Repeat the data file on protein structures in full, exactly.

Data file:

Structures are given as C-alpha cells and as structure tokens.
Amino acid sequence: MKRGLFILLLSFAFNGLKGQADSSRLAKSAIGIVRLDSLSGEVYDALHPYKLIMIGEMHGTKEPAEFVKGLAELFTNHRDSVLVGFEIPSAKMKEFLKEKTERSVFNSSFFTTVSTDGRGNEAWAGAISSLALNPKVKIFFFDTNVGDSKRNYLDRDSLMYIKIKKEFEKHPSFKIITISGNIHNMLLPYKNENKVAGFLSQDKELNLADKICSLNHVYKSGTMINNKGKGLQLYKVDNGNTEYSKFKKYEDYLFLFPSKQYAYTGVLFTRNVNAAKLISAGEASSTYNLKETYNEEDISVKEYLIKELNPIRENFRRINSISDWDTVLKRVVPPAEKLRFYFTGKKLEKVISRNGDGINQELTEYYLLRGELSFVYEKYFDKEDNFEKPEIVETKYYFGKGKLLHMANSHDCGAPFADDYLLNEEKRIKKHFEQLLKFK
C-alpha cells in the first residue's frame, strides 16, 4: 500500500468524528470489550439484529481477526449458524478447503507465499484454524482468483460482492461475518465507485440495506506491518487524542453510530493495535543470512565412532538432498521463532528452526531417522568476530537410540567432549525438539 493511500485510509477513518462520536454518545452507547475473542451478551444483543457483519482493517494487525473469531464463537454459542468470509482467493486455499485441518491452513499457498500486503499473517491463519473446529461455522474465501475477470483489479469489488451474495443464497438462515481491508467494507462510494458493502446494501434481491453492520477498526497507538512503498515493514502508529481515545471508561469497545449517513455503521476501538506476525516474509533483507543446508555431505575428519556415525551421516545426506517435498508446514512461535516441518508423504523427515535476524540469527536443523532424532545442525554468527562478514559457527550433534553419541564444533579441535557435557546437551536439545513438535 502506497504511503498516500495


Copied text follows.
Structures are given as C-alpha cells and as structure tokens.
Amino acid sequence: MKRGLFILLLSFAFNGLKGQADSSRLAKSAIGIVRLDSLSGEVYDALHPYKLIMIGEMHGTKEPAEFVKGLAELFTNHRDSVLVGFEIPSAKMKEFLKEKTERSVFNSSFFTTVSTDGRGNEAWAGAISSLALNPKVKIFFFDTNVGDSKRNYLDRDSLMYIKIKKEFEKHPSFKIITISGNIHNMLLPYKNENKVAGFLSQDKELNLADKICSLNHVYKSGTMINNKGKGLQLYKVDNGNTEYSKFKKYEDYLFLFPSKQYAYTGVLFTRNVNAAKLISAGEASSTYNLKETYNEEDISVKEYLIKELNPIRENFRRINSISDWDTVLKRVVPPAEKLRFYFTGKKLEKVISRNGDGINQELTEYYLLRGELSFVYEKYFDKEDNFEKPEIVETKYYFGKGKLLHMANSHDCGAPFADDYLLNEEKRIKKHFEQLLKFK
C-alpha cells in the first residue's frame, strides 16, 4: 500500500468524528470489550439484529481477526449458524478447503507465499484454524482468483460482492461475518465507485440495506506491518487524542453510530493495535543470512565412532538432498521463532528452526531417522568476530537410540567432549525438539 493511500485510509477513518462520536454518545452507547475473542451478551444483543457483519482493517494487525473469531464463537454459542468470509482467493486455499485441518491452513499457498500486503499473517491463519473446529461455522474465501475477470483489479469489488451474495443464497438462515481491508467494507462510494458493502446494501434481491453492520477498526497507538512503498515493514502508529481515545471508561469497545449517513455503521476501538506476525516474509533483507543446508555431505575428519556415525551421516545426506517435498508446514512461535516441518508423504523427515535476524540469527536443523532424532545442525554468527562478514559457527550433534553419541564444533579441535557435557546437551536439545513438535 502506497504511503498516500495